VirtualBox is a general-purpose full virtualizer for x86 hardware, targeted at server, desktop and embedded use. For a thorough introduction to virtualization and VirtualBox, please refer to the online version of the VirtualBox User Manual's first chapter.
VirtualBox is open-source software for virtualizing the x86 computing architecture. It acts as a hypervisor, creating a VM (virtual machine) in which the user can run another OS (operating system).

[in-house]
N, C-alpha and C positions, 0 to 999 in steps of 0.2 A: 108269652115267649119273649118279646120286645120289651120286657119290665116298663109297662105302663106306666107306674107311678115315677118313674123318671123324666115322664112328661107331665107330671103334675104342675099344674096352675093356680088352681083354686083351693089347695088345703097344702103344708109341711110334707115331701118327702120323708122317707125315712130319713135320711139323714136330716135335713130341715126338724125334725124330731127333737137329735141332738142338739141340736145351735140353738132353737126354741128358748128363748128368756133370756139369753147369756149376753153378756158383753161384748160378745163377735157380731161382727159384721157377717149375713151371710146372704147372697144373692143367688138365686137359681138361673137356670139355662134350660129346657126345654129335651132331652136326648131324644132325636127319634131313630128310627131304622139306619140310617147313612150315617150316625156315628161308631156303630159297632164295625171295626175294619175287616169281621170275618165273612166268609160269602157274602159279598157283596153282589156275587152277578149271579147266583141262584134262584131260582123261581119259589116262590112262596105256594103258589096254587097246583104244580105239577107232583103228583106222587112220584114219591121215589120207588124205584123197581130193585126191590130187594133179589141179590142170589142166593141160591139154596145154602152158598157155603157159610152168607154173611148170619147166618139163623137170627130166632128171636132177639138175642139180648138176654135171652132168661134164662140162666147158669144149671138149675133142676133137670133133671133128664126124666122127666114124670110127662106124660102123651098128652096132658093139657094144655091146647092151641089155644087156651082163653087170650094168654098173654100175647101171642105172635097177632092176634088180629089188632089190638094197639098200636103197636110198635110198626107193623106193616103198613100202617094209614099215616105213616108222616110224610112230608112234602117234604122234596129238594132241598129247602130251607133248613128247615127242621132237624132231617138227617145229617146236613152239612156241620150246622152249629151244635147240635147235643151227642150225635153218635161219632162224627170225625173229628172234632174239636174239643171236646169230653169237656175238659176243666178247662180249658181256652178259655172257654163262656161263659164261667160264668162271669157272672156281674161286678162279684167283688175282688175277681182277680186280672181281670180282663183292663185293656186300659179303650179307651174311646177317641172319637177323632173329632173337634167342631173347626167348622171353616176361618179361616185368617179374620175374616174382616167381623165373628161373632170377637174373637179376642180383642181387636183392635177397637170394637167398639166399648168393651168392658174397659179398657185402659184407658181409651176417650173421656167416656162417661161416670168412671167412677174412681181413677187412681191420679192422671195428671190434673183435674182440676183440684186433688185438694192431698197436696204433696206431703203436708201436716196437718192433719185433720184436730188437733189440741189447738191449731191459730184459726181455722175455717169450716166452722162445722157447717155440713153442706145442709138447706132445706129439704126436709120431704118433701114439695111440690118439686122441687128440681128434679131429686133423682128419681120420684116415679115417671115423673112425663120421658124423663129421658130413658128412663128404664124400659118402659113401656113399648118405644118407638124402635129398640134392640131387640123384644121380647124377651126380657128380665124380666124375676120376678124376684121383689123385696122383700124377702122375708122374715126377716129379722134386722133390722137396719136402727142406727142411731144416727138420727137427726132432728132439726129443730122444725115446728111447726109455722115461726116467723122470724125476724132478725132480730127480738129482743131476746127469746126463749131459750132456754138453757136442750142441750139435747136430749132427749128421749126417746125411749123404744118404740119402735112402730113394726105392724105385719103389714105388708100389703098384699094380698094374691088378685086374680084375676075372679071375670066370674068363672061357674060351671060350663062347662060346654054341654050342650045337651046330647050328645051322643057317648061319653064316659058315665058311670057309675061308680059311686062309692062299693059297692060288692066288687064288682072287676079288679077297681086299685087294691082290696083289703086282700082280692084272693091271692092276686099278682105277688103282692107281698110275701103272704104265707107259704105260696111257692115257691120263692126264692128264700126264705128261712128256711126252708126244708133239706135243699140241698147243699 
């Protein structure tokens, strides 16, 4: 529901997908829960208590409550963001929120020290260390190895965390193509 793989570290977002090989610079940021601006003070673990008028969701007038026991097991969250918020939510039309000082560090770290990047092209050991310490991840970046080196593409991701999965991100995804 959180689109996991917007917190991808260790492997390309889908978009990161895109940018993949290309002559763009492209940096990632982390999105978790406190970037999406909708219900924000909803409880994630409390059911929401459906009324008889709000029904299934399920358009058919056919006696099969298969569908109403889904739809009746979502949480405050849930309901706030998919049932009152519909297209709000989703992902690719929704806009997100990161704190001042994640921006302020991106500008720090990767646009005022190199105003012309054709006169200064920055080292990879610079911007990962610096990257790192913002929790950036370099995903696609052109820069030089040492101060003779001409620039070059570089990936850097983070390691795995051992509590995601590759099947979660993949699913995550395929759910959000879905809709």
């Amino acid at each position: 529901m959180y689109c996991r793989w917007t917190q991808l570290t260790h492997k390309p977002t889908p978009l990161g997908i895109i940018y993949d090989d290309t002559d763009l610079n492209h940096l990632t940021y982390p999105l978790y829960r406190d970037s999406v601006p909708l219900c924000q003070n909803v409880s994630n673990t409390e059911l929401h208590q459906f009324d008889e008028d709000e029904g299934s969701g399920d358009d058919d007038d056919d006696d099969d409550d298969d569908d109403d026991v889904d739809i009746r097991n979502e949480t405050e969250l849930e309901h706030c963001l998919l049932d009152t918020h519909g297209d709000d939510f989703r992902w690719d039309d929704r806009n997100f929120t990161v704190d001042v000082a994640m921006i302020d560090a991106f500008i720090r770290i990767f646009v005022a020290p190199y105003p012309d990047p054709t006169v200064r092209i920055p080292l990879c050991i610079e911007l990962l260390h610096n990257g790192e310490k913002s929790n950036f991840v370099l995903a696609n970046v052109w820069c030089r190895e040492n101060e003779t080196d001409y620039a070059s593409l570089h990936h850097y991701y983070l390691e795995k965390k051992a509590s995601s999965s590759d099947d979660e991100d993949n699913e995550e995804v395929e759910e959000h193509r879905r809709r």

The operating system in which VirtualBox runs is called the "host" OS. The operating system running in the VM is called the "guest" OS. VirtualBox supports Windows, Linux, or macOS as its host OS.
When configuring a virtual machine, the user can specify how many CPU cores, and how much RAM and disk space should be devoted to the VM. When the VM is running, it can be "paused." System execution is frozen at that moment in time, and the user can resume using it later.